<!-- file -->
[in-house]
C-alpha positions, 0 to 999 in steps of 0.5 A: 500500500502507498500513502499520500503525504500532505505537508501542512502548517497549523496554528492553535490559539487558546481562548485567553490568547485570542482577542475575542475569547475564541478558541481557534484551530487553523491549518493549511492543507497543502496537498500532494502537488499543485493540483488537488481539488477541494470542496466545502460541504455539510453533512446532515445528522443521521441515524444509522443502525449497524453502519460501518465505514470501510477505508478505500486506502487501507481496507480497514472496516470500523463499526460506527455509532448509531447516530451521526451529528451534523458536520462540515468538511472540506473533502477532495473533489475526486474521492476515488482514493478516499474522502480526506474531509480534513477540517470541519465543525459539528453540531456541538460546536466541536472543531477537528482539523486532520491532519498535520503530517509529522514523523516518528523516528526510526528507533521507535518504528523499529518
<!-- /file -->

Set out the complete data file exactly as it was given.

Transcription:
[in-house]
C-alpha positions, 0 to 999 in steps of 0.5 A: 500500500502507498500513502499520500503525504500532505505537508501542512502548517497549523496554528492553535490559539487558546481562548485567553490568547485570542482577542475575542475569547475564541478558541481557534484551530487553523491549518493549511492543507497543502496537498500532494502537488499543485493540483488537488481539488477541494470542496466545502460541504455539510453533512446532515445528522443521521441515524444509522443502525449497524453502519460501518465505514470501510477505508478505500486506502487501507481496507480497514472496516470500523463499526460506527455509532448509531447516530451521526451529528451534523458536520462540515468538511472540506473533502477532495473533489475526486474521492476515488482514493478516499474522502480526506474531509480534513477540517470541519465543525459539528453540531456541538460546536466541536472543531477537528482539523486532520491532519498535520503530517509529522514523523516518528523516528526510526528507533521507535518504528523499529518